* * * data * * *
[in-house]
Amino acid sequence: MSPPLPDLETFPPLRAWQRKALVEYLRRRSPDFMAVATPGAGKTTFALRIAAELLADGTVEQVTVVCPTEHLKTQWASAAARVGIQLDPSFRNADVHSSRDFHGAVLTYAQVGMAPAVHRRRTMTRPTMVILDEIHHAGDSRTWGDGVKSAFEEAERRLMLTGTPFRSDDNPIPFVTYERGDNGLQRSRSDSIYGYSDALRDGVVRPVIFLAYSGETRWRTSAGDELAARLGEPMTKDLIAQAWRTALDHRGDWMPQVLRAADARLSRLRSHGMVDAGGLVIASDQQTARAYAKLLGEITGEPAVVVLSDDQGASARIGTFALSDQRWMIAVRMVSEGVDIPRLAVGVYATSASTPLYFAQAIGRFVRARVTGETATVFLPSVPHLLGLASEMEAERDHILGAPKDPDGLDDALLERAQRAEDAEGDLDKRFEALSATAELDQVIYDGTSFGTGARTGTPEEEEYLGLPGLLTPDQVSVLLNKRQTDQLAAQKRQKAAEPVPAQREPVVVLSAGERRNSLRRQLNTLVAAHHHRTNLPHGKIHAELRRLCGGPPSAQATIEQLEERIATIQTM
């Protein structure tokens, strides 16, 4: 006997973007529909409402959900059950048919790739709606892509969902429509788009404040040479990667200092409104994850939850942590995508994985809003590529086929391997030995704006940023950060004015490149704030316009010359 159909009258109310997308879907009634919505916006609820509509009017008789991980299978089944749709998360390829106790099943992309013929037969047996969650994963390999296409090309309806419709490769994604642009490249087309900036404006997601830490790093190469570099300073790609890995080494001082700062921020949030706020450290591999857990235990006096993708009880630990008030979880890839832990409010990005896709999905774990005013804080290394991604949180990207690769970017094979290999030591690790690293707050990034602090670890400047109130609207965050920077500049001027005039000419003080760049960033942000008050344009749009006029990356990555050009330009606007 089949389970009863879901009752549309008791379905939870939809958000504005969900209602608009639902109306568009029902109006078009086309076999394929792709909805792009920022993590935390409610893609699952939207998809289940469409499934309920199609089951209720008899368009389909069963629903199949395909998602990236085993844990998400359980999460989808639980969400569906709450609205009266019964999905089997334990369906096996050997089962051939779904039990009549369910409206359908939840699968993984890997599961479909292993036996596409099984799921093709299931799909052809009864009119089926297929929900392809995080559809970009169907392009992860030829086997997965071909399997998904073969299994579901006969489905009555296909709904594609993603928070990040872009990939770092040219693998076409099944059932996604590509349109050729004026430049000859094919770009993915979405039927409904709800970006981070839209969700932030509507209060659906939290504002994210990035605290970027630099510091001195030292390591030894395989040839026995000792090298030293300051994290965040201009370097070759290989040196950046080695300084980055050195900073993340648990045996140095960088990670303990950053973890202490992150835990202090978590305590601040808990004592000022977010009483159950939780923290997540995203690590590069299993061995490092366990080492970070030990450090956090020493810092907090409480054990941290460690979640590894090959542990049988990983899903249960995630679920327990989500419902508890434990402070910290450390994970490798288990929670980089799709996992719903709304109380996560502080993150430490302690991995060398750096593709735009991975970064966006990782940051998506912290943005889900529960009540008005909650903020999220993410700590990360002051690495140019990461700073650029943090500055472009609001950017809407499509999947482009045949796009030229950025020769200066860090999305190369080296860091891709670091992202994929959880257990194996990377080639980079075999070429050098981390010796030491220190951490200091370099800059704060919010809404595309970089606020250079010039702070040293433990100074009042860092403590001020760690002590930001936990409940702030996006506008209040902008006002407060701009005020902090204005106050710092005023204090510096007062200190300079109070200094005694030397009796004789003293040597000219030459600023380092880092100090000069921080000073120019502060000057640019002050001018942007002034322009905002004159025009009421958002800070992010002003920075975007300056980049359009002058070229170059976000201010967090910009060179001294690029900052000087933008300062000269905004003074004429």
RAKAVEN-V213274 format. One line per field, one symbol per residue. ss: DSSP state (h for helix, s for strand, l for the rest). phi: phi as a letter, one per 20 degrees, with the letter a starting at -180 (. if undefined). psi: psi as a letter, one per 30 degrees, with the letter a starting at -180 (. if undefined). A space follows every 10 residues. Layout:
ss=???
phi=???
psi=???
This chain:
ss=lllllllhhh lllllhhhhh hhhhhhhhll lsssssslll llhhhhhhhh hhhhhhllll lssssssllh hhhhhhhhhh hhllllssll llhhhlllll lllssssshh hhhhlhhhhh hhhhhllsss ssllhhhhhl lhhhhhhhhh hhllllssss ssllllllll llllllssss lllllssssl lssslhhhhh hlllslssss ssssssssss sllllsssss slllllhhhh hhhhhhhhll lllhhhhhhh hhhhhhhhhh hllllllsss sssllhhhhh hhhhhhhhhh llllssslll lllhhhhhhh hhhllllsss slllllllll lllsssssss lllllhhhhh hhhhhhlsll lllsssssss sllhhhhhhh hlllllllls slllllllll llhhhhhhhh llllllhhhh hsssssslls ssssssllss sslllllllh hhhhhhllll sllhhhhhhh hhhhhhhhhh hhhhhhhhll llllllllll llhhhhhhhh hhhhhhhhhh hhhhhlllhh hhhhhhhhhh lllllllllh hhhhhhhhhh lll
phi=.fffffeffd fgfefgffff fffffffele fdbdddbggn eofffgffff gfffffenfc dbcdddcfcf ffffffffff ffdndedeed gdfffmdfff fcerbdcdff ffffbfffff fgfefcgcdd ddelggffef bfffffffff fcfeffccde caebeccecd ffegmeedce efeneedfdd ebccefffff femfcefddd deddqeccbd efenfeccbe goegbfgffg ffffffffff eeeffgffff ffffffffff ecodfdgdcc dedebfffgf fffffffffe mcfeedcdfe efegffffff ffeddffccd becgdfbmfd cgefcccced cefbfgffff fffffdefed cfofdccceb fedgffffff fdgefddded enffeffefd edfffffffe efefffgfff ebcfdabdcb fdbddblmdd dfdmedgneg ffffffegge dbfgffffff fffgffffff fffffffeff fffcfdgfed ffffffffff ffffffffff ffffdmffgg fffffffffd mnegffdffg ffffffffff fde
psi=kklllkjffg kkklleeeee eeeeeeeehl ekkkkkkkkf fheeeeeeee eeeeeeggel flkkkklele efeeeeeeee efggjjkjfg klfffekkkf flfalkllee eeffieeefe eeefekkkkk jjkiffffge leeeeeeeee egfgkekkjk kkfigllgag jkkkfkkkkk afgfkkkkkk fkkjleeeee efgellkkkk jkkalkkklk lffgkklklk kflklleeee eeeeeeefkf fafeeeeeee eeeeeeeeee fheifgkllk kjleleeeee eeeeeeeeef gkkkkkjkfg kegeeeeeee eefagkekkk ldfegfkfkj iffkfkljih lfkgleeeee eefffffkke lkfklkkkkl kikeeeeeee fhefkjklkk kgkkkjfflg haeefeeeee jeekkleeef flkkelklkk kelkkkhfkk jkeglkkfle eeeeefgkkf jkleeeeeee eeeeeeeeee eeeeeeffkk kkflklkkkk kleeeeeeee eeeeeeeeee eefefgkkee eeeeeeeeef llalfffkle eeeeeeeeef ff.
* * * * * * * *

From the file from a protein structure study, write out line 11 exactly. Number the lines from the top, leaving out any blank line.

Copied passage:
psi=kklllkjffg kkklleeeee eeeeeeeehl ekkkkkkkkf fheeeeeeee eeeeeeggel flkkkklele efeeeeeeee efggjjkjfg klfffekkkf flfalkllee eeffieeefe eeefekkkkk jjkiffffge leeeeeeeee egfgkekkjk kkfigllgag jkkkfkkkkk afgfkkkkkk fkkjleeeee efgellkkkk jkkalkkklk lffgkklklk kflklleeee eeeeeeefkf fafeeeeeee eeeeeeeeee fheifgkllk kjleleeeee eeeeeeeeef gkkkkkjkfg kegeeeeeee eefagkekkk ldfegfkfkj iffkfkljih lfkgleeeee eefffffkke lkfklkkkkl kikeeeeeee fhefkjklkk kgkkkjfflg haeefeeeee jeekkleeef flkkelklkk kelkkkhfkk jkeglkkfle eeeeefgkkf jkleeeeeee eeeeeeeeee eeeeeeffkk kkflklkkkk kleeeeeeee eeeeeeeeee eefefgkkee eeeeeeeeef llalfffkle eeeeeeeeef ff.